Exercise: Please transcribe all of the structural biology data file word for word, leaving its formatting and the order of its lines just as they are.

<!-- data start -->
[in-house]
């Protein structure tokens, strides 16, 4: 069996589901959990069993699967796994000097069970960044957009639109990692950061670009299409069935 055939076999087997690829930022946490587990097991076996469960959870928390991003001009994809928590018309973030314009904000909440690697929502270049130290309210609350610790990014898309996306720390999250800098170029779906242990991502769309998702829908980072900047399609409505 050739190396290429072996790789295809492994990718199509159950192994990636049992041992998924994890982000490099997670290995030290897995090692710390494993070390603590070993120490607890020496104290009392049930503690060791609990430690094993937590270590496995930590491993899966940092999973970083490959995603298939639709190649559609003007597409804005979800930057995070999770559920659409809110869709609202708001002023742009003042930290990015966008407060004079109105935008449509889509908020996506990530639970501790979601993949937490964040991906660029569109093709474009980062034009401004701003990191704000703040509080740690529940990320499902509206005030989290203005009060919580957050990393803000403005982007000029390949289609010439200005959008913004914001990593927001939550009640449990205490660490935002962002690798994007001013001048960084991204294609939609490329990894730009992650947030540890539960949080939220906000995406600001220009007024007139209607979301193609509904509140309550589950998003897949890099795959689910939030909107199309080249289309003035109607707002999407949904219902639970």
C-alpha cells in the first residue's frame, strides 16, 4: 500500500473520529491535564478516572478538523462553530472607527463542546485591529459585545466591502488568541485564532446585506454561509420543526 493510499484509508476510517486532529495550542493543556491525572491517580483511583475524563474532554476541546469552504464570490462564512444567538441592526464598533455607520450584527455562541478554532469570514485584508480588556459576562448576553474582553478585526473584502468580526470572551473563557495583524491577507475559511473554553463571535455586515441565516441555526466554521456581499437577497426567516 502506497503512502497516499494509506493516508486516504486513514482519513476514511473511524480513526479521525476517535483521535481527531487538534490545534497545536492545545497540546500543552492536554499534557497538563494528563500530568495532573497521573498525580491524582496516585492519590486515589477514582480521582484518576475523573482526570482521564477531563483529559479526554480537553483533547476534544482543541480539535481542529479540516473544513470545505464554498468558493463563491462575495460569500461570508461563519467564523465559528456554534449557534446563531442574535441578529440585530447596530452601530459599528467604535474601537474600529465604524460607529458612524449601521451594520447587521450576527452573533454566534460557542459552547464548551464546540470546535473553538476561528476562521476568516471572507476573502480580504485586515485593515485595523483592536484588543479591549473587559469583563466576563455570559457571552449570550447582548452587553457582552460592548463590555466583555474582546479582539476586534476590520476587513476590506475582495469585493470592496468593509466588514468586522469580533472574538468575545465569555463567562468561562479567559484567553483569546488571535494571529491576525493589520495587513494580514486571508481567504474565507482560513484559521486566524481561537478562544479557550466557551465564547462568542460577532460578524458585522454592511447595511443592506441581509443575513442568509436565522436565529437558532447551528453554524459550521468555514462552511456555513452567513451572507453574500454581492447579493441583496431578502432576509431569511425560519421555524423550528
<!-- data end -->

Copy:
[in-house]
């Protein structure tokens, strides 16, 4: 069996589901959990069993699967796994000097069970960044957009639109990692950061670009299409069935 055939076999087997690829930022946490587990097991076996469960959870928390991003001009994809928590018309973030314009904000909440690697929502270049130290309210609350610790990014898309996306720390999250800098170029779906242990991502769309998702829908980072900047399609409505 050739190396290429072996790789295809492994990718199509159950192994990636049992041992998924994890982000490099997670290995030290897995090692710390494993070390603590070993120490607890020496104290009392049930503690060791609990430690094993937590270590496995930590491993899966940092999973970083490959995603298939639709190649559609003007597409804005979800930057995070999770559920659409809110869709609202708001002023742009003042930290990015966008407060004079109105935008449509889509908020996506990530639970501790979601993949937490964040991906660029569109093709474009980062034009401004701003990191704000703040509080740690529940990320499902509206005030989290203005009060919580957050990393803000403005982007000029390949289609010439200005959008913004914001990593927001939550009640449990205490660490935002962002690798994007001013001048960084991204294609939609490329990894730009992650947030540890539960949080939220906000995406600001220009007024007139209607979301193609509904509140309550589950998003897949890099795959689910939030909107199309080249289309003035109607707002999407949904219902639970």
C-alpha cells in the first residue's frame, strides 16, 4: 500500500473520529491535564478516572478538523462553530472607527463542546485591529459585545466591502488568541485564532446585506454561509420543526 493510499484509508476510517486532529495550542493543556491525572491517580483511583475524563474532554476541546469552504464570490462564512444567538441592526464598533455607520450584527455562541478554532469570514485584508480588556459576562448576553474582553478585526473584502468580526470572551473563557495583524491577507475559511473554553463571535455586515441565516441555526466554521456581499437577497426567516 502506497503512502497516499494509506493516508486516504486513514482519513476514511473511524480513526479521525476517535483521535481527531487538534490545534497545536492545545497540546500543552492536554499534557497538563494528563500530568495532573497521573498525580491524582496516585492519590486515589477514582480521582484518576475523573482526570482521564477531563483529559479526554480537553483533547476534544482543541480539535481542529479540516473544513470545505464554498468558493463563491462575495460569500461570508461563519467564523465559528456554534449557534446563531442574535441578529440585530447596530452601530459599528467604535474601537474600529465604524460607529458612524449601521451594520447587521450576527452573533454566534460557542459552547464548551464546540470546535473553538476561528476562521476568516471572507476573502480580504485586515485593515485595523483592536484588543479591549473587559469583563466576563455570559457571552449570550447582548452587553457582552460592548463590555466583555474582546479582539476586534476590520476587513476590506475582495469585493470592496468593509466588514468586522469580533472574538468575545465569555463567562468561562479567559484567553483569546488571535494571529491576525493589520495587513494580514486571508481567504474565507482560513484559521486566524481561537478562544479557550466557551465564547462568542460577532460578524458585522454592511447595511443592506441581509443575513442568509436565522436565529437558532447551528453554524459550521468555514462552511456555513452567513451572507453574500454581492447579493441583496431578502432576509431569511425560519421555524423550528